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Physical Chemistry

Up In The Clouds

In situ measurements confirm presence of biomaterial in ice crystals

by Celia Henry Arnaud
May 25, 2009 | A version of this story appeared in Volume 87, Issue 21

Credit: Courtesy of Kerri Pratt
Pratt operated the mass spectrometer during the cloud flights.
Credit: Courtesy of Kerri Pratt
Pratt operated the mass spectrometer during the cloud flights.

LABORATORY EXPERIMENTS have suggested that bacteria, fungal spores, cellular fragments, and other biological particles could nucleate ice crystals such as those found in clouds, but such particles hadn't been seen in actual ice clouds (C&EN, April 14, 2008, page 40). Measurements taken with an airborne mass spectrometer now confirm the presence of biological material in ice crystals in clouds over Wyoming, scientists report (Nat. Geosci., DOI: 10.1038/ngeo521).

"In the absence of having detected and identified biological particles in real ice clouds, the ice-nucleating potential of biological particles was just a plausible hypothesis," says Ulrike Lohmann, an atmospheric physicist at the Swiss Federal Institute of Technology, Zurich, commenting on work by chemistry professor Kimberly A. Prather and grad student Kerri A. Pratt of the University of California, San Diego; atmospheric scientist Paul J. DeMott of Colorado State University, Fort Collins; and coworkers. "These findings are a major advance in our knowledge," Lohmann says.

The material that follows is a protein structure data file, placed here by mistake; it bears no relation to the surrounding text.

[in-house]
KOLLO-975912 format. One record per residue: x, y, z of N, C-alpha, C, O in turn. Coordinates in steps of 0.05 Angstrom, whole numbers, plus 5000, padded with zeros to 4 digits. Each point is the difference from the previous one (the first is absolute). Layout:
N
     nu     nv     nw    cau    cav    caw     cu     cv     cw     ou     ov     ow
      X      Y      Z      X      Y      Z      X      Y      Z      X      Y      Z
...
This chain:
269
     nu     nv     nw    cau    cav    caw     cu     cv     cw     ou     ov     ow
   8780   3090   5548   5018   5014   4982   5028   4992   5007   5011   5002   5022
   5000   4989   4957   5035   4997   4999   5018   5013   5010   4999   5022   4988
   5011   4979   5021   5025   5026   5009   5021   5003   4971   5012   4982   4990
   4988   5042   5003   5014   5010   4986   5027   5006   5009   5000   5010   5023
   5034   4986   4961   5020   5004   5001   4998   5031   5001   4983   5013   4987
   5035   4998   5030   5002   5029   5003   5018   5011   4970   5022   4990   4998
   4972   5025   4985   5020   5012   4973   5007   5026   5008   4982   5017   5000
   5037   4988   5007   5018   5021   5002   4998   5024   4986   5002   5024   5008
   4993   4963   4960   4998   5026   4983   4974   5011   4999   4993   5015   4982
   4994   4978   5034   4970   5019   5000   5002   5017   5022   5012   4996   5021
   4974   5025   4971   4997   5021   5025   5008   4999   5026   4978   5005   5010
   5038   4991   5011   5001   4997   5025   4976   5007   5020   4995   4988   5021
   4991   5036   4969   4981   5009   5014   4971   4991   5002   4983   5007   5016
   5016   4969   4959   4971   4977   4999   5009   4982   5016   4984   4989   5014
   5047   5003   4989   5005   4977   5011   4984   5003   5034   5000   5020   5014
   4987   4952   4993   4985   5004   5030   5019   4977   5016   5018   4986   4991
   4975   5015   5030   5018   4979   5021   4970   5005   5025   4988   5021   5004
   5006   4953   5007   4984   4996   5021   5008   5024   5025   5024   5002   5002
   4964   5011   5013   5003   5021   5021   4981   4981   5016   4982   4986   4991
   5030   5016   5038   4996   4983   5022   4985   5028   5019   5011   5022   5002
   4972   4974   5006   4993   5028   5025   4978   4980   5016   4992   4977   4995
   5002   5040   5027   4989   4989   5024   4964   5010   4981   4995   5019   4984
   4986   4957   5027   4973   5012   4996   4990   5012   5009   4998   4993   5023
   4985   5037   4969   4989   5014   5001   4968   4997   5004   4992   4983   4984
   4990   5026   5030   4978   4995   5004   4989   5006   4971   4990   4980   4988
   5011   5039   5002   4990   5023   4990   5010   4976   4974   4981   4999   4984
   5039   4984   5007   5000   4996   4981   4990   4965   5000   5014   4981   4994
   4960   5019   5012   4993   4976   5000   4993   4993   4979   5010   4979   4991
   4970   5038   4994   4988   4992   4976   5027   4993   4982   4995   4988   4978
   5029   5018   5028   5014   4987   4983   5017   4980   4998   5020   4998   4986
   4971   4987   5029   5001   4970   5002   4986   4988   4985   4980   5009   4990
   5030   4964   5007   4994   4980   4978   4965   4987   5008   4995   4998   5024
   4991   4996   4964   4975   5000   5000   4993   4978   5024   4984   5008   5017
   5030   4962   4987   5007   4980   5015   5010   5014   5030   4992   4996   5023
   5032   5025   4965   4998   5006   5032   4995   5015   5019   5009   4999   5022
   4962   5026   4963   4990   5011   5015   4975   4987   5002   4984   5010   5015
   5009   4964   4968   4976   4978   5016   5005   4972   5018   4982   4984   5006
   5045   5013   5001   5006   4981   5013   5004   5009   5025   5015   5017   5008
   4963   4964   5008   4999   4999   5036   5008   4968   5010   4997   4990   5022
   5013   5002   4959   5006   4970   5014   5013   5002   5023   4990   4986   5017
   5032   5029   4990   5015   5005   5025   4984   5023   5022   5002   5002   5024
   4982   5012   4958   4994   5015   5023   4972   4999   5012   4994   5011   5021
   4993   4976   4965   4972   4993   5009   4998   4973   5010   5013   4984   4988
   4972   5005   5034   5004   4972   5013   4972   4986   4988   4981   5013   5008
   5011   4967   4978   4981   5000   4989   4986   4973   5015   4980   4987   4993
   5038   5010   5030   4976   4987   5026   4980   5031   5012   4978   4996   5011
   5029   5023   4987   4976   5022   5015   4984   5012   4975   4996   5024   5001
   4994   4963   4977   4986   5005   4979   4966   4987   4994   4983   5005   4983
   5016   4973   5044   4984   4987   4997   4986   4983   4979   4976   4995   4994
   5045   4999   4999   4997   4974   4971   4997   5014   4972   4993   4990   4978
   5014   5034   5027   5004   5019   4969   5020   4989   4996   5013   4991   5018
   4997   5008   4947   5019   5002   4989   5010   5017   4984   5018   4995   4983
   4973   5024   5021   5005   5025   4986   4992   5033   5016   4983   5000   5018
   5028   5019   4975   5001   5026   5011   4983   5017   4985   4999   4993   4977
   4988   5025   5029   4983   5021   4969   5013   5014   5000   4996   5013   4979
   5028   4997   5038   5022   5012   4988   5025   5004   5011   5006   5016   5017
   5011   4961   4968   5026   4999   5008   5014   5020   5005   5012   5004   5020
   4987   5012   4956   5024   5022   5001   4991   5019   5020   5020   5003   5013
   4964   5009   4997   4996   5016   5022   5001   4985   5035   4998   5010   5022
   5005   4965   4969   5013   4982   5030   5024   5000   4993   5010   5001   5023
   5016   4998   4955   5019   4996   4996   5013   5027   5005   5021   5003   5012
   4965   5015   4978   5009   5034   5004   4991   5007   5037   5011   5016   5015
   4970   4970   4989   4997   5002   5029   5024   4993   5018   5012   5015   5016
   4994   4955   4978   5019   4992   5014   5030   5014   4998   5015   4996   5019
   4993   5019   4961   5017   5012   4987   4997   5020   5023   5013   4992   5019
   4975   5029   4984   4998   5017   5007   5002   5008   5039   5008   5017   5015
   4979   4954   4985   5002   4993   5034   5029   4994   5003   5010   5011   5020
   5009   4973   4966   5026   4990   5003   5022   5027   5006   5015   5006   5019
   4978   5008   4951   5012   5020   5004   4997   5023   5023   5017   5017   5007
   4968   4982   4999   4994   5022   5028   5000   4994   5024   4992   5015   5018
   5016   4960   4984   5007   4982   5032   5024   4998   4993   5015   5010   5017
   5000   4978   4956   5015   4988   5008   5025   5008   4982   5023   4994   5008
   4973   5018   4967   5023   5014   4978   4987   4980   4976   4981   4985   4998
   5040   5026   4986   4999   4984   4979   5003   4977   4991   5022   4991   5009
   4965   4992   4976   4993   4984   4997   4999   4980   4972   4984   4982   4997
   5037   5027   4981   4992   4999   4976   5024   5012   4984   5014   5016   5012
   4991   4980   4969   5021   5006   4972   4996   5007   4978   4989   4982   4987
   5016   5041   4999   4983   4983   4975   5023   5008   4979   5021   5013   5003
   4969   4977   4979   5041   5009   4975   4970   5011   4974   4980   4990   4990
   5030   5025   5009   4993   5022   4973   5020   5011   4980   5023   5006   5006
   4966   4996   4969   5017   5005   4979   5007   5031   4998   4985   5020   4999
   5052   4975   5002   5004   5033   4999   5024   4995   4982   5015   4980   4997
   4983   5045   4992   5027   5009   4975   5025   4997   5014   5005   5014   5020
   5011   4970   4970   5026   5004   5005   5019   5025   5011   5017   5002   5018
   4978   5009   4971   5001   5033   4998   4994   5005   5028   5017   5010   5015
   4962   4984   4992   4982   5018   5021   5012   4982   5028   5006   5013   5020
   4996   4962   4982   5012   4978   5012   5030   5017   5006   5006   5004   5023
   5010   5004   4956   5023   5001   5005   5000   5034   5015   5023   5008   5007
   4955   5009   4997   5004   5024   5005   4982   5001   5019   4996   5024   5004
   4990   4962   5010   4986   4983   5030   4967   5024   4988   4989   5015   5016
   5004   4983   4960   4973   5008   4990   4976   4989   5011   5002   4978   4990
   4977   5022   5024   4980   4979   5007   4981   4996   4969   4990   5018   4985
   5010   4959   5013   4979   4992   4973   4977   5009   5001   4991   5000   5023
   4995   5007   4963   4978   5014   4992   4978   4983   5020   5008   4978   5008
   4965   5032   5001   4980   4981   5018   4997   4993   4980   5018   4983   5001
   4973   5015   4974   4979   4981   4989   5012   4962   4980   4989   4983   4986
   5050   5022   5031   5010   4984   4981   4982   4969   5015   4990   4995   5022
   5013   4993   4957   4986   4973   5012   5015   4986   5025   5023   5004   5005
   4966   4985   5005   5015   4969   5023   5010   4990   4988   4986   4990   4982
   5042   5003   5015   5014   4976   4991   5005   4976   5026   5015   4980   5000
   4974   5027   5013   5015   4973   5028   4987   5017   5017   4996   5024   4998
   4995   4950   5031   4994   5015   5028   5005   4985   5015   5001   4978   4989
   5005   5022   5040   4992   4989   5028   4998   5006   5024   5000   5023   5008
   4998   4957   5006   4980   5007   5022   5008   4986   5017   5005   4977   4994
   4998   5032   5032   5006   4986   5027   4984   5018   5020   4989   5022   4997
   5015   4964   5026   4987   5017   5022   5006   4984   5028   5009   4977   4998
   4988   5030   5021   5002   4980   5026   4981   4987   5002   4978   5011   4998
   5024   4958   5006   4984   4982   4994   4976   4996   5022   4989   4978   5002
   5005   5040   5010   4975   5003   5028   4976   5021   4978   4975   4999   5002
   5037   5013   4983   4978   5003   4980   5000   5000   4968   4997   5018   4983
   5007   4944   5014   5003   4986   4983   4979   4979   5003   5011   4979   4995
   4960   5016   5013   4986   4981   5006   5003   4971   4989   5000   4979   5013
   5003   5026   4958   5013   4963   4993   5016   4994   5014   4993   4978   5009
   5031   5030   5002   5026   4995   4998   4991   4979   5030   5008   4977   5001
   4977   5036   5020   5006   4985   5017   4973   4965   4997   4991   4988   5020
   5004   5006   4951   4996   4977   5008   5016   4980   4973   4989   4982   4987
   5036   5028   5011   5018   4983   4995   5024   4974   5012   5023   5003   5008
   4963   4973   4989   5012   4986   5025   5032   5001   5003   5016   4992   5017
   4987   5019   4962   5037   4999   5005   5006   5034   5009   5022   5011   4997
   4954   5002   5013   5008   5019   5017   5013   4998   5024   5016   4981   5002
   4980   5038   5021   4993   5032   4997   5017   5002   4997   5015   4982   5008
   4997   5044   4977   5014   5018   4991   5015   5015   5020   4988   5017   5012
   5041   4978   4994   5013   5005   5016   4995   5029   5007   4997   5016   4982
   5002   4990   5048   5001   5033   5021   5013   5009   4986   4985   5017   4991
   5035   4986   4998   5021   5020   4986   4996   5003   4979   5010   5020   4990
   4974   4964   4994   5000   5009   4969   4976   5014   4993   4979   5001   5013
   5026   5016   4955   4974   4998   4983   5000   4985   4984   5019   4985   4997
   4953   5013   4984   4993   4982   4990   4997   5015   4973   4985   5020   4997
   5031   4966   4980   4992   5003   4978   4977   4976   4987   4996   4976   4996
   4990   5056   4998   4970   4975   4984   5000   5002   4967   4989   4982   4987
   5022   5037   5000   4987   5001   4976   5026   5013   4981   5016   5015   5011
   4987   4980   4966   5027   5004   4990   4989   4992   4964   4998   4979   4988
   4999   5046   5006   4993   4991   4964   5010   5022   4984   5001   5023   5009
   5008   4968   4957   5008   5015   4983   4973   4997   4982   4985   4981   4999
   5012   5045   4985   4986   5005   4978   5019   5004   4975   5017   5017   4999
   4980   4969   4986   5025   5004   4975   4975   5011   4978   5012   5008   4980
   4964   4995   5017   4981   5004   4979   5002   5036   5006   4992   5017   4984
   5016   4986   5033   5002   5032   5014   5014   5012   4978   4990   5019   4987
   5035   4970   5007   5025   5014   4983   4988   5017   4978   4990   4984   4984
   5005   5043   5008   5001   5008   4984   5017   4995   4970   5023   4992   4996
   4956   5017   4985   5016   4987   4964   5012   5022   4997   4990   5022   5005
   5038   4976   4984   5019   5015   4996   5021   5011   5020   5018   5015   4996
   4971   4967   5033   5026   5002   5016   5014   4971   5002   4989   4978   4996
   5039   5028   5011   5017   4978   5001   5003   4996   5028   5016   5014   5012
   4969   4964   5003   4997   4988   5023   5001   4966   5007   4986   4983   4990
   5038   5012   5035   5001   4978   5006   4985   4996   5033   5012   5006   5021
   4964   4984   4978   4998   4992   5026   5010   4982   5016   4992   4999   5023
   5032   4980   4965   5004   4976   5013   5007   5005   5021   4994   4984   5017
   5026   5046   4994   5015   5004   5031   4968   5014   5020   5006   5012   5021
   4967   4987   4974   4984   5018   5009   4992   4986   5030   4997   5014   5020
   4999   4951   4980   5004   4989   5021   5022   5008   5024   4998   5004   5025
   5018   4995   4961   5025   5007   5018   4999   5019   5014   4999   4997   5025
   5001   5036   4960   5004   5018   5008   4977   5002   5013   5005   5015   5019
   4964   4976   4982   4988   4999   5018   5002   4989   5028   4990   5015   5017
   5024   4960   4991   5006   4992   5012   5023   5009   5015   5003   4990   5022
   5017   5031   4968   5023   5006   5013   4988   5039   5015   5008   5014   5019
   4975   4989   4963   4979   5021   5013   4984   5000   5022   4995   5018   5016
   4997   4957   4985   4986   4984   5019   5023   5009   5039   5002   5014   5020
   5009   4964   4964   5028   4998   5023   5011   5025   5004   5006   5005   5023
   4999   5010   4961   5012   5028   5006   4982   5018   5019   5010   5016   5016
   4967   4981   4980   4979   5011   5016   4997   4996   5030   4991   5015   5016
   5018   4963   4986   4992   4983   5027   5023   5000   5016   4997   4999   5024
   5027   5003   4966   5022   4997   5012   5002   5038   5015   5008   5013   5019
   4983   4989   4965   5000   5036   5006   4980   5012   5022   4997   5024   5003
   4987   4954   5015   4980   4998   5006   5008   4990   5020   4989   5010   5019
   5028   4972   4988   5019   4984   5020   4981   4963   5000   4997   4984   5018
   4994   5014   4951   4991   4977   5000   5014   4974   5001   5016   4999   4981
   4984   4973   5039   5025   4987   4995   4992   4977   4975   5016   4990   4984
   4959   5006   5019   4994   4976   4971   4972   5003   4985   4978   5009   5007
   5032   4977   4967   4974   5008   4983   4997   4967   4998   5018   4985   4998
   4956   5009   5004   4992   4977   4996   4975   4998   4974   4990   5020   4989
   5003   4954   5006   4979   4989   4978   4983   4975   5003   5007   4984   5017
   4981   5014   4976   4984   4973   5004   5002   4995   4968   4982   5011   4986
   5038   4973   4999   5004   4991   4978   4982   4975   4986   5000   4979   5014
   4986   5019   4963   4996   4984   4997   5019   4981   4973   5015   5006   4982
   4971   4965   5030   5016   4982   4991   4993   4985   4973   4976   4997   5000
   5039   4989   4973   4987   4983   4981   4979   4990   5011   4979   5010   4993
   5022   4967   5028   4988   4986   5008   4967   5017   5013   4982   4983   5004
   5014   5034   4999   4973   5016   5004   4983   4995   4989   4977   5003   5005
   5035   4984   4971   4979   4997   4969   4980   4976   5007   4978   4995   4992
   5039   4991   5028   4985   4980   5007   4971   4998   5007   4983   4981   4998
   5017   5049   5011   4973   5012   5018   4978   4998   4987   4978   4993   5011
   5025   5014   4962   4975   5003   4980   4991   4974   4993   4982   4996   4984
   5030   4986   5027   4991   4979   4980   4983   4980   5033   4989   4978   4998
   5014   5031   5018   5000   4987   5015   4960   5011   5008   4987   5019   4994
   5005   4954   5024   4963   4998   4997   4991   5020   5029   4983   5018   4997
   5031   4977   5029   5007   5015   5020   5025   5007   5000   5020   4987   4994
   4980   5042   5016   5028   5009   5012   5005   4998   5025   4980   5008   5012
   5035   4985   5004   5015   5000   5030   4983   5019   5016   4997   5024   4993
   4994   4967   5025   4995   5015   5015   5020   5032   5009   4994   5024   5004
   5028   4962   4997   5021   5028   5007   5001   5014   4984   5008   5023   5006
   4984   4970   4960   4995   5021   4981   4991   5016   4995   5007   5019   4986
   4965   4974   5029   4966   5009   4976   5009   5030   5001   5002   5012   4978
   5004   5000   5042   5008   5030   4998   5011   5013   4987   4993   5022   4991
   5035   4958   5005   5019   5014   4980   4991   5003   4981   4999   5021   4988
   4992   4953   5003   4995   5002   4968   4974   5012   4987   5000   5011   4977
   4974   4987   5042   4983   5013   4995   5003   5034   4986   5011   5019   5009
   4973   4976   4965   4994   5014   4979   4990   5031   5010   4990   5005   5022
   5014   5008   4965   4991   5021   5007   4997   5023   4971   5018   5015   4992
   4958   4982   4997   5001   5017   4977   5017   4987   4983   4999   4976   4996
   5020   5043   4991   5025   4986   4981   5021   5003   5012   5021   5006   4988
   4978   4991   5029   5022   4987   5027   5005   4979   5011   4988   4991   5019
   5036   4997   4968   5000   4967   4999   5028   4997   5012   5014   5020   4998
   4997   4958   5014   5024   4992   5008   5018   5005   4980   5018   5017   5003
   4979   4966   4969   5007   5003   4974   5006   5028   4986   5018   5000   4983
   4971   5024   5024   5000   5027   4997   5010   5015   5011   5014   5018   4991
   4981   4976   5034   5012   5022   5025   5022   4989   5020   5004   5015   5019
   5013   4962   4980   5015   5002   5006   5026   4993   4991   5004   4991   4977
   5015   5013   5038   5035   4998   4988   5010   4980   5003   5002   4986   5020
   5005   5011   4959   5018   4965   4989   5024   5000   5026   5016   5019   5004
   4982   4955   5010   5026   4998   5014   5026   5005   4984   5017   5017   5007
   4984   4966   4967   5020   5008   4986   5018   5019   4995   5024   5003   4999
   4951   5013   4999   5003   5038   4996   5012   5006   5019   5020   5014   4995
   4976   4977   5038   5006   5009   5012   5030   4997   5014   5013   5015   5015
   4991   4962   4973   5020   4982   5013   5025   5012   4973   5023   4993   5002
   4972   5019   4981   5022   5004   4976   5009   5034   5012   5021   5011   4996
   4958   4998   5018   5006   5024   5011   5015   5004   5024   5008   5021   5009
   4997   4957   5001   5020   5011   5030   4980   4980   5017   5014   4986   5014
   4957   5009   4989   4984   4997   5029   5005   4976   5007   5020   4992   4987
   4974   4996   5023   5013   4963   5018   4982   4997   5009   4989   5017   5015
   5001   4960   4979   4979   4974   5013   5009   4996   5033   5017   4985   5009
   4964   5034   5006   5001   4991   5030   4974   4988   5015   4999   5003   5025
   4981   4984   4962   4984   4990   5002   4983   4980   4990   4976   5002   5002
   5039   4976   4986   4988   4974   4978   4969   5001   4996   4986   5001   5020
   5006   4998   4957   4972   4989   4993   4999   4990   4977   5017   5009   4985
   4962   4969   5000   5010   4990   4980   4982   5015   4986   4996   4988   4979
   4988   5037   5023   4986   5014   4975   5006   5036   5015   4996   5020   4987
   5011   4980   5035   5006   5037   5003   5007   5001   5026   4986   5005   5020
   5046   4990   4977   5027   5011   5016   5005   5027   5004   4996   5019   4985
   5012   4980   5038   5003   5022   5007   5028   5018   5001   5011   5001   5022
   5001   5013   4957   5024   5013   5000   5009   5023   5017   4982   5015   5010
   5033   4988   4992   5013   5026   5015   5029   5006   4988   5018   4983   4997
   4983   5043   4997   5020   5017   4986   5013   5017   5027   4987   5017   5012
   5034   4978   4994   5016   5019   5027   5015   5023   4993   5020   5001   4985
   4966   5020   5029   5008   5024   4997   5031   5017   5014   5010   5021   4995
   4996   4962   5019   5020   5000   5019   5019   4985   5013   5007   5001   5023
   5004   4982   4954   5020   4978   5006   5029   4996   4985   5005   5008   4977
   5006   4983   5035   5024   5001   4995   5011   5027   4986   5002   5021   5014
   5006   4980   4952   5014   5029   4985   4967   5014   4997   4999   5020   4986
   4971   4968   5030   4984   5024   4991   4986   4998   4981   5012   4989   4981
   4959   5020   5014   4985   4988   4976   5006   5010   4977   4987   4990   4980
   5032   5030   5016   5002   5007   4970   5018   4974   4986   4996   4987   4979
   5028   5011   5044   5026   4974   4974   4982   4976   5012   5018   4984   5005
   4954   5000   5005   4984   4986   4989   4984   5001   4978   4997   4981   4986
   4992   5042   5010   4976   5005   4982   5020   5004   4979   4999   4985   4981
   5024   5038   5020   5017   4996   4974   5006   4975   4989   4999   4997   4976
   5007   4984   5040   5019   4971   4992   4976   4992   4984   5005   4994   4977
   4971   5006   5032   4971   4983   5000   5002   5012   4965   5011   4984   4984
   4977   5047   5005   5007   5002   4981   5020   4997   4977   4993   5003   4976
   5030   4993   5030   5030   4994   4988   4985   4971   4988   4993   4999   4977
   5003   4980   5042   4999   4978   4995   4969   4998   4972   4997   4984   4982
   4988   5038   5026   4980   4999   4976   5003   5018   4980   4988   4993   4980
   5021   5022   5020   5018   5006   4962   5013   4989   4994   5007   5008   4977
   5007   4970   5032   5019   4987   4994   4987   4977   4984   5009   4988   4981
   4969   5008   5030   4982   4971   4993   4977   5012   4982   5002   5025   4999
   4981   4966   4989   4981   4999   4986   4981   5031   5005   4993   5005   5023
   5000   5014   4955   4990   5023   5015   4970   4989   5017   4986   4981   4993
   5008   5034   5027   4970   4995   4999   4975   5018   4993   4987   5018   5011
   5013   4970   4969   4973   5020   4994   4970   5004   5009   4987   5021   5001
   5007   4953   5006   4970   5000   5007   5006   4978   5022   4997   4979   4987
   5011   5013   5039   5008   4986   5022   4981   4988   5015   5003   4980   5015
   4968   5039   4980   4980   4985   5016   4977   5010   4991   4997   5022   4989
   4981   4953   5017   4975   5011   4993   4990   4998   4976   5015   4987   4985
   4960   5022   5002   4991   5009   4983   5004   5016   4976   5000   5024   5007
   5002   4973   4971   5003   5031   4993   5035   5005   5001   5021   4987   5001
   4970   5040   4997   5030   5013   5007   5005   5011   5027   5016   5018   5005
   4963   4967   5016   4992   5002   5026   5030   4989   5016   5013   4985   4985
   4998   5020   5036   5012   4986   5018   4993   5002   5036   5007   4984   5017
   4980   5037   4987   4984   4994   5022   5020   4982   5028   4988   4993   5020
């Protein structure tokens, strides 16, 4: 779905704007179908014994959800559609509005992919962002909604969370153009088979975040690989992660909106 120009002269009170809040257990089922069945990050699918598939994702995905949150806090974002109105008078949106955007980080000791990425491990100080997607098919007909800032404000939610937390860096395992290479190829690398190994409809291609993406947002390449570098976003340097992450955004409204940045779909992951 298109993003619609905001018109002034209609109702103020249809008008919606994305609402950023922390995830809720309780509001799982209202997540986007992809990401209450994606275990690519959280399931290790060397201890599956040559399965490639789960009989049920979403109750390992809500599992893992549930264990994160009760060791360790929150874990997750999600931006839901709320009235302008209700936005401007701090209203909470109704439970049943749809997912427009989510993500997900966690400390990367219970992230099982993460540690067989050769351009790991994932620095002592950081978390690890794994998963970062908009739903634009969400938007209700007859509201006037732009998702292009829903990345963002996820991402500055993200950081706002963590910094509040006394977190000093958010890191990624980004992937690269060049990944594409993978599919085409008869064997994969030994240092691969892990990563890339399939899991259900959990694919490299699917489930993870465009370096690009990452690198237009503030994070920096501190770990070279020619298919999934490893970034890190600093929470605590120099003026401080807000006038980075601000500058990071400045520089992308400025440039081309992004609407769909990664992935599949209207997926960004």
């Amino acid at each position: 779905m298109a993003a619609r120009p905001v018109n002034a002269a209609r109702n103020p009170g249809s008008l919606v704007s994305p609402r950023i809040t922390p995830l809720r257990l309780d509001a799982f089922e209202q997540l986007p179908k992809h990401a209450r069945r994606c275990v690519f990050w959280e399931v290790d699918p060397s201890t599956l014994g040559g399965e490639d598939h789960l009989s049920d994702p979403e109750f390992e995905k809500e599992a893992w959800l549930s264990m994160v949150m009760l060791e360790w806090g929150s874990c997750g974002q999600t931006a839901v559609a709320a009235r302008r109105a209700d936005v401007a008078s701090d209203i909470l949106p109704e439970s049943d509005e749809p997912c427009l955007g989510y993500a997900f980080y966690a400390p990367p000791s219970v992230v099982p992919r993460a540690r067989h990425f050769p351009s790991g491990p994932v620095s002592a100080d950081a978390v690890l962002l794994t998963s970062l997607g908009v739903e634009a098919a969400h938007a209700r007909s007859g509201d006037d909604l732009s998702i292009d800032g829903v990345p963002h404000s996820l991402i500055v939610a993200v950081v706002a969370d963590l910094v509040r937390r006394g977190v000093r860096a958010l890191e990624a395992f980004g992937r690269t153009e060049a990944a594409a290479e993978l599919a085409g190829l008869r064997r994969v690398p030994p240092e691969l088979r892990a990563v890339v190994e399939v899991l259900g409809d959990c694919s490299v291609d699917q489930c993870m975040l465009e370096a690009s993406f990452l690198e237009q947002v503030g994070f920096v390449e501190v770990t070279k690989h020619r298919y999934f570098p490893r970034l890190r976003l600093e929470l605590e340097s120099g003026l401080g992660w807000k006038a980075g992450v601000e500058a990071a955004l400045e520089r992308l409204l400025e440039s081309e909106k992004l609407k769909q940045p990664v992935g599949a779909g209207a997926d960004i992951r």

Prather's team used a newly developed airborne aerosol time-of-flight mass spectrometer aboard a C-130 aircraft to obtain simultaneous positive- and negative-ion mass spectra of the residues of evaporated cloud ice crystals. The negative-ion spectra are key for distinguishing biological particles from mineral dust particles, Prather says. Mineral dust accounts for about 50% of the ice crystal residues, and biological material accounts for about 33%. "I was surprised that dust and bioparticles were as dominant as they were," Prather says.

In the lab, biological particles are among the better ice nucleators, initiating ice formation at higher temperatures than other particles, DeMott says. "We don't know how important they are numberwise in contributing to ice formation in atmospheric clouds," he says. "We want to know whether they get widely dispersed around the globe."

"Understanding clouds is the largest uncertainty in our climate models right now," Prather says. "By understanding some of the key factors involved in forming the clouds, we can start to predict cloud formation better," she says.



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